The struggle of drug abuse is real. Most often what people discuss and concentrate on is the victim of the drug. The abuser himself. But what most people disregard are the effects these drugs have on the drug addict’s family too.
Let’s backtrack to the drug addict first so that we understand better.
He sat on his chair, head nodding, chin repeatedly nudging his chest, mouth ajar and breathing shallowly. His eyes were gradually sealing shut, his pupils vanishing into the lids of his eyes. Neck at an awkwardly painful angle, she watched with a burning heart.
She sat there watching this scenario unfold for the umpteenth time. She stared and stared, unable to move her limbs or approach him, unable to bring herself to do what she had always done.. drag him to lie down on the bed or couch.
His addiction was getting worse. And day by day, she feared and imagined the end. It was her fate to be placed in his path, she had asked herself repeatedly while crying her eyes out, why it had to be her, why she was fated to so much tragedy and suffering in the 2 decades she had spent growing up but she eventually arrived at the answer.. God had placed her in his path for a reason. She was there to help him and to save him. She was the kind who knew how to care for people and she was patient, and those two qualities were vastly needed in dealing with a drug addict.
She had the ability of envisioning herself in other situations, and she strongly believed that people weren’t bad. It was just their circumstances and upbringing that coerced them to take some bad decisions. You can’t blame them if you look at it that way. You can only help them.
So it was many instances such as this one time when she broke down and thought that she was failing terribly at steering him down the right path and making him see the light, that in the end she’d pull herself together and with renewed energy and purpose and after much encouragement her peptalk gave her, she’d give it a try once more. She’d go back to bearing with it and convincing him to admit to his addiction, because that was the first step towards recovering.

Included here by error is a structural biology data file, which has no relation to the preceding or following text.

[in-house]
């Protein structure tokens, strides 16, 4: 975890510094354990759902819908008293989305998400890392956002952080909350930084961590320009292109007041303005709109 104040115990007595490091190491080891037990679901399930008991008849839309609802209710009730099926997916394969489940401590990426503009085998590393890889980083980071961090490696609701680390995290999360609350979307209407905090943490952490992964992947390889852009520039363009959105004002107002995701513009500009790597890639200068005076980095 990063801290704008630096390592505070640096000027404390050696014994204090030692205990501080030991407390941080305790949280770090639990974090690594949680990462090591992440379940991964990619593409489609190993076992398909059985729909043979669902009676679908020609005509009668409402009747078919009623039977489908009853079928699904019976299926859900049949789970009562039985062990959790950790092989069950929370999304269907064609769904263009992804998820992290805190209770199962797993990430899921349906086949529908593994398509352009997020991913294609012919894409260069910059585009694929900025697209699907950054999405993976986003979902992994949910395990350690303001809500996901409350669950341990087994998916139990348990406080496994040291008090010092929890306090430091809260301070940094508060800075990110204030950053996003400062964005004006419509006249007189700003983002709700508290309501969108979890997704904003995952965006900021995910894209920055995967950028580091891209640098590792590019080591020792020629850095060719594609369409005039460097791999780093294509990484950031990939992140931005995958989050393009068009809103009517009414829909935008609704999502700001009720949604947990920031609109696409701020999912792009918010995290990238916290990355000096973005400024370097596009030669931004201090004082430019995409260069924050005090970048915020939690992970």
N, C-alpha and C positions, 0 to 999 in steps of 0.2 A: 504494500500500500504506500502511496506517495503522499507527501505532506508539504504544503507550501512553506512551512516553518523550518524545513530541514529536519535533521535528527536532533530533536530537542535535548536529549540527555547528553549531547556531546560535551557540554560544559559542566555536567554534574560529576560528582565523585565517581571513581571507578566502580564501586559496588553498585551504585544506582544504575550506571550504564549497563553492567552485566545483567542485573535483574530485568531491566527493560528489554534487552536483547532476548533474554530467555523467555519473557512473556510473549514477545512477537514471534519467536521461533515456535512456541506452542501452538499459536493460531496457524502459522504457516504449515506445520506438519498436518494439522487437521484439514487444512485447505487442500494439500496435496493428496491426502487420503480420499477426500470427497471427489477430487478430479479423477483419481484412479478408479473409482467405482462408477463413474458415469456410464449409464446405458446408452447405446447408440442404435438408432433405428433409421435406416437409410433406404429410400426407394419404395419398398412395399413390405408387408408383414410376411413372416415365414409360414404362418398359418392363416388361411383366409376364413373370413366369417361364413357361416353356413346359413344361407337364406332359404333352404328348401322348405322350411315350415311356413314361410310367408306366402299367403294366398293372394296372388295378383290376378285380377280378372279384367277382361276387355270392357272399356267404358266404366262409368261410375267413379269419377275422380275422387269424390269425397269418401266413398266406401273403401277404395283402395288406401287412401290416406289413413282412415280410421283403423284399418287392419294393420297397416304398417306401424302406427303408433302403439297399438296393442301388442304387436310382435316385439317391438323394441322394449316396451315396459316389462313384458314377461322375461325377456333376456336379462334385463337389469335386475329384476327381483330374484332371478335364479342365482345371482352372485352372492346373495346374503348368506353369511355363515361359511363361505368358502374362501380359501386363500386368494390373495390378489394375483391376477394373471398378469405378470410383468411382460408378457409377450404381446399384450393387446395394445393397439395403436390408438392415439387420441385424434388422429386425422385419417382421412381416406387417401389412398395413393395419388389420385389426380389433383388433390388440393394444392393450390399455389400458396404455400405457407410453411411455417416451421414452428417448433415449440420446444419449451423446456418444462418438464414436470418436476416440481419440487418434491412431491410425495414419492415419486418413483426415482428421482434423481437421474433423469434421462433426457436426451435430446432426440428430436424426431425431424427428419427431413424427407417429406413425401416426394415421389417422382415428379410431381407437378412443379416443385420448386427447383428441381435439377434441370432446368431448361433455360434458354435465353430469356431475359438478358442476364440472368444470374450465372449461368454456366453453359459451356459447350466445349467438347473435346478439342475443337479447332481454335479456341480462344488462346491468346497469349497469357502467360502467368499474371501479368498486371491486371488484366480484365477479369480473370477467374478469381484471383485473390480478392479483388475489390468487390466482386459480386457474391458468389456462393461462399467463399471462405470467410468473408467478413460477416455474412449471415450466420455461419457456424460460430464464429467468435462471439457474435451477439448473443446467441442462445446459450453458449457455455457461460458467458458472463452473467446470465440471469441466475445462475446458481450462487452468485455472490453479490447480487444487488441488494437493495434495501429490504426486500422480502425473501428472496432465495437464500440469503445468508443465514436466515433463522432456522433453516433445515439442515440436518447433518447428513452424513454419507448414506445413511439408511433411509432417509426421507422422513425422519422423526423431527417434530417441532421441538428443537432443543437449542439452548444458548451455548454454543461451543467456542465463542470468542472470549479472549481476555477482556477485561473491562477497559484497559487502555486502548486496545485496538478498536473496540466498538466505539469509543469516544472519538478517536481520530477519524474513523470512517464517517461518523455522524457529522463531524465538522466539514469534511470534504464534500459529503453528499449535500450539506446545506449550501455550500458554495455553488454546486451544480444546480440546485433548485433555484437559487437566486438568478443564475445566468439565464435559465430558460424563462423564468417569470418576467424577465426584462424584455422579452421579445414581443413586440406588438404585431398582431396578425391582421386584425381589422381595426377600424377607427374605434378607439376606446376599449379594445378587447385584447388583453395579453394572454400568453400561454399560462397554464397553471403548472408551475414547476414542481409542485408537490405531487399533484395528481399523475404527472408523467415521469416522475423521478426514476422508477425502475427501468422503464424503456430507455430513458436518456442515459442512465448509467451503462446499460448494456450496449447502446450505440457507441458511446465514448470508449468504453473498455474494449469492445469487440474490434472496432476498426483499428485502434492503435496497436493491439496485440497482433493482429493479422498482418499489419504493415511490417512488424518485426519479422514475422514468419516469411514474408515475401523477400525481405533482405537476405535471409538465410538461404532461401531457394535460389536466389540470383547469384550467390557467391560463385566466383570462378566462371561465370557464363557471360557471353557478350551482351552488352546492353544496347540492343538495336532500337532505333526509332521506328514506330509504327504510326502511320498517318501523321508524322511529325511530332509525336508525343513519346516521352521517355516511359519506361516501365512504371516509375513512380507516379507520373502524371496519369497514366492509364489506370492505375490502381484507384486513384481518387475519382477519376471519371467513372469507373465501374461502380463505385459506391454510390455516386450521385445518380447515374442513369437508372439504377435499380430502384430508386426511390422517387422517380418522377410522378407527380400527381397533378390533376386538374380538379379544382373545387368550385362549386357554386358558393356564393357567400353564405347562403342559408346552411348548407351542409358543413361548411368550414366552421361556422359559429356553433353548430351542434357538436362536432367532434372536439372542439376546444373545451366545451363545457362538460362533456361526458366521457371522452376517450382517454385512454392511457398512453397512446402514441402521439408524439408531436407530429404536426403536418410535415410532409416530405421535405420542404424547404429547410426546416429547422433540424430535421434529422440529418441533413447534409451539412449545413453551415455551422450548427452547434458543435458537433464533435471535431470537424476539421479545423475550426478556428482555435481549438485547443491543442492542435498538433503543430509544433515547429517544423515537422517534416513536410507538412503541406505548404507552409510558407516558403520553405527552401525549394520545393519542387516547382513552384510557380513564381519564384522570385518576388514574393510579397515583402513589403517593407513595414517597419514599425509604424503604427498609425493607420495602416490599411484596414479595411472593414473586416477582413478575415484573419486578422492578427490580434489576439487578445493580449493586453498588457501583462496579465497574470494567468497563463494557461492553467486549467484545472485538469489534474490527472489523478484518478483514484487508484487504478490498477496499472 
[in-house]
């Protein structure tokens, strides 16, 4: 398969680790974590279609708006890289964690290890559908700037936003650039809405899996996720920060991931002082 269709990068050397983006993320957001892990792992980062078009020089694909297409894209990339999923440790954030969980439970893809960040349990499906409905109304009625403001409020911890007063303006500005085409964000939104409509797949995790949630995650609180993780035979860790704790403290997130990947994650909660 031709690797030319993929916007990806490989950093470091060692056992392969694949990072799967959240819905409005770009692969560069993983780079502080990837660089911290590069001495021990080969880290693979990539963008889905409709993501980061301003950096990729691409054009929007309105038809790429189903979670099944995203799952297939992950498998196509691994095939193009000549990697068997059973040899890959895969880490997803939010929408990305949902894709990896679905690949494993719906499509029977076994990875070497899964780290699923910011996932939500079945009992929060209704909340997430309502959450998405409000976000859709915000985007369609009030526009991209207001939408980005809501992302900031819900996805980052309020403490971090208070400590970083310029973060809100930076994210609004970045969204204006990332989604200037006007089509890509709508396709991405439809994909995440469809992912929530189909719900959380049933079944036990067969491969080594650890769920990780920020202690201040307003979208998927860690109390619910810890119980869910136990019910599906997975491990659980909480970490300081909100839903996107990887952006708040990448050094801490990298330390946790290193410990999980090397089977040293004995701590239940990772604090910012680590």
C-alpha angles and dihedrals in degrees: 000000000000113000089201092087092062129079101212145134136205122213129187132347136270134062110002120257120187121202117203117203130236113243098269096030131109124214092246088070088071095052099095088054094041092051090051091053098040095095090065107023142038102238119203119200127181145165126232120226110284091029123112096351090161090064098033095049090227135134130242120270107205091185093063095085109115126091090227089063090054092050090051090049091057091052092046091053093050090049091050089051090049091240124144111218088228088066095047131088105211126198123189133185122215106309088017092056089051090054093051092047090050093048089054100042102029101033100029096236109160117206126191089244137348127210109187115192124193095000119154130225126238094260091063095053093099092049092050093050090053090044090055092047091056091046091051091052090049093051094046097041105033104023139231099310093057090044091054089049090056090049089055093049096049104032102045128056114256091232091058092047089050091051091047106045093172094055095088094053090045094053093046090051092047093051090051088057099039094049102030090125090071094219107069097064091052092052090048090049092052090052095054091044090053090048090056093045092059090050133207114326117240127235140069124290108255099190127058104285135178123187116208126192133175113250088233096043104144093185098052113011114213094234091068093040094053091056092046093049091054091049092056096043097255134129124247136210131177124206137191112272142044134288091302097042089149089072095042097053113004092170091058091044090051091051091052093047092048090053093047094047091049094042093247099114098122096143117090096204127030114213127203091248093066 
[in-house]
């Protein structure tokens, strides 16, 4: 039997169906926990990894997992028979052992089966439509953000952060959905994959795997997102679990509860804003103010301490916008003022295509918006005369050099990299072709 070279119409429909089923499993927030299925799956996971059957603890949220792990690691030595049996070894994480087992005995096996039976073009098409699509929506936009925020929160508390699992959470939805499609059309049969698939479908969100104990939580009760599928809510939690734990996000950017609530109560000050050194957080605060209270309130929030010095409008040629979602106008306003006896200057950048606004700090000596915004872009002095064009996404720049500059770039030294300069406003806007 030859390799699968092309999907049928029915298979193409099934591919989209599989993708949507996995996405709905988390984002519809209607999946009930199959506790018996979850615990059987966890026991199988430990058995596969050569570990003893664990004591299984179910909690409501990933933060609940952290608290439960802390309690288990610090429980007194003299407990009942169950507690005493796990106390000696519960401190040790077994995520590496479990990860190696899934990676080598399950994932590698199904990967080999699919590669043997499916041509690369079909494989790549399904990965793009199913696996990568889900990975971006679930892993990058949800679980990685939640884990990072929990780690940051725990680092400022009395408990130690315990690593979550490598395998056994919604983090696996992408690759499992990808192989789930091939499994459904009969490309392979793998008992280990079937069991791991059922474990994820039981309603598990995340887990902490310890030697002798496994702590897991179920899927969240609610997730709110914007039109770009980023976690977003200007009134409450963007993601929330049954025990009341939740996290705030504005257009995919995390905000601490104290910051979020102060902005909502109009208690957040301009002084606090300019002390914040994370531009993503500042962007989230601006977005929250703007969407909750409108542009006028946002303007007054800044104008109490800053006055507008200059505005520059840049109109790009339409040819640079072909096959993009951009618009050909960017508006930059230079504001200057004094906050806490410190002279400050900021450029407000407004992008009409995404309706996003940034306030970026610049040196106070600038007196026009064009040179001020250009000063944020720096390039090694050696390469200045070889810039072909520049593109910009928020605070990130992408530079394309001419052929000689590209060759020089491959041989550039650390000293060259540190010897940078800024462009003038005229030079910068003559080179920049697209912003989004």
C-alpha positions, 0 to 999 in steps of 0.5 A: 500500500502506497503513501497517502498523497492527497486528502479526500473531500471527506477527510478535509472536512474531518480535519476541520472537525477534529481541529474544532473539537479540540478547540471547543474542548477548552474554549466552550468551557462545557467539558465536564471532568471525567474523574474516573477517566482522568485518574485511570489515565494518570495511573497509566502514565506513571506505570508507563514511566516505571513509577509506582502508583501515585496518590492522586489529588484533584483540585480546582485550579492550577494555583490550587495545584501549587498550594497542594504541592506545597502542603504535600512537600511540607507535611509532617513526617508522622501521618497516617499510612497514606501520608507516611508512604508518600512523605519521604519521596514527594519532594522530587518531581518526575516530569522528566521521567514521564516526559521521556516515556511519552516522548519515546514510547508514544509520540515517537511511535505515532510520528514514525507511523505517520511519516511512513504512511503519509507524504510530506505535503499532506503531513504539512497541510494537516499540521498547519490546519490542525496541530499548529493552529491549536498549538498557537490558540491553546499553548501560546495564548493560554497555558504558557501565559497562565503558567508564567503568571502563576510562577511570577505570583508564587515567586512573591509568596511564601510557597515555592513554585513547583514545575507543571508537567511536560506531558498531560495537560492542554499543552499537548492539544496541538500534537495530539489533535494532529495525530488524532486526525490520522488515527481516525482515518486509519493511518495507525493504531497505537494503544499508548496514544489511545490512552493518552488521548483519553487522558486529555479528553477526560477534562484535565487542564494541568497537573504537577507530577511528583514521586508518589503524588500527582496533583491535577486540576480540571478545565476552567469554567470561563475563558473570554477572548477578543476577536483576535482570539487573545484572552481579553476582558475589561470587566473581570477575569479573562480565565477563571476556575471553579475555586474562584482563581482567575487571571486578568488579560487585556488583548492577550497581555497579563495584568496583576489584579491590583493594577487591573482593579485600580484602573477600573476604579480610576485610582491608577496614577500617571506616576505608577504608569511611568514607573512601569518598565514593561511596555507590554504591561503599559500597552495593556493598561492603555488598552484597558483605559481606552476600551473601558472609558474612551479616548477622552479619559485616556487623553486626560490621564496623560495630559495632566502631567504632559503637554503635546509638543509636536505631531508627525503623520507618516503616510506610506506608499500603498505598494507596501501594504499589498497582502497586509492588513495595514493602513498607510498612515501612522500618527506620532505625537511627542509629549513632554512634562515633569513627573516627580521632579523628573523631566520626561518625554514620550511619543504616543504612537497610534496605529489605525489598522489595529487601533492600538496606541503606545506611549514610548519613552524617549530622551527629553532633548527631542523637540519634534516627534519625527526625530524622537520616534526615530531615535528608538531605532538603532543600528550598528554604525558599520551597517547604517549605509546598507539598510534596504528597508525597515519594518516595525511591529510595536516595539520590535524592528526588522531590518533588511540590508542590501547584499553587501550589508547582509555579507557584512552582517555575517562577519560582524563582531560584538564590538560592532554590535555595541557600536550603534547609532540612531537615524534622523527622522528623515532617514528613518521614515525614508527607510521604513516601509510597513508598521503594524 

She knew she couldn’t do this on her own and was on the verge of blowing the cover off to someone who she knew could definitely help her. No addict could easily come clean on his own.
Addicts need an institution that would gradually “wean” them off with smaller doses and even then the effects were horrendous; physically, emotionally and mentally draining for both addict and concerned ones.
He was severely shaking and was burning to her touch. She had made some research on the effects of withdrawal and was expecting this. The unintelligible mutterings, the mood swings, the depression that followed and loss of appetite, the cold sweats, the migraines, the physical weakness, muscle aches, anxiety and insomnia..
She was prepared and was fortified mentally and emotionally to handle it all. But no information google had provided her with was close to describing the effects she was witnessing first-hand.
As hellish as that sounds, she was pleased he had finally come to terms with the truth: that he was addicted, and he finally wanted to overcome his addiction.
It was that one night, that worst night of it all which was the peak of his “coming clean” that got her losing her resolve to be strong.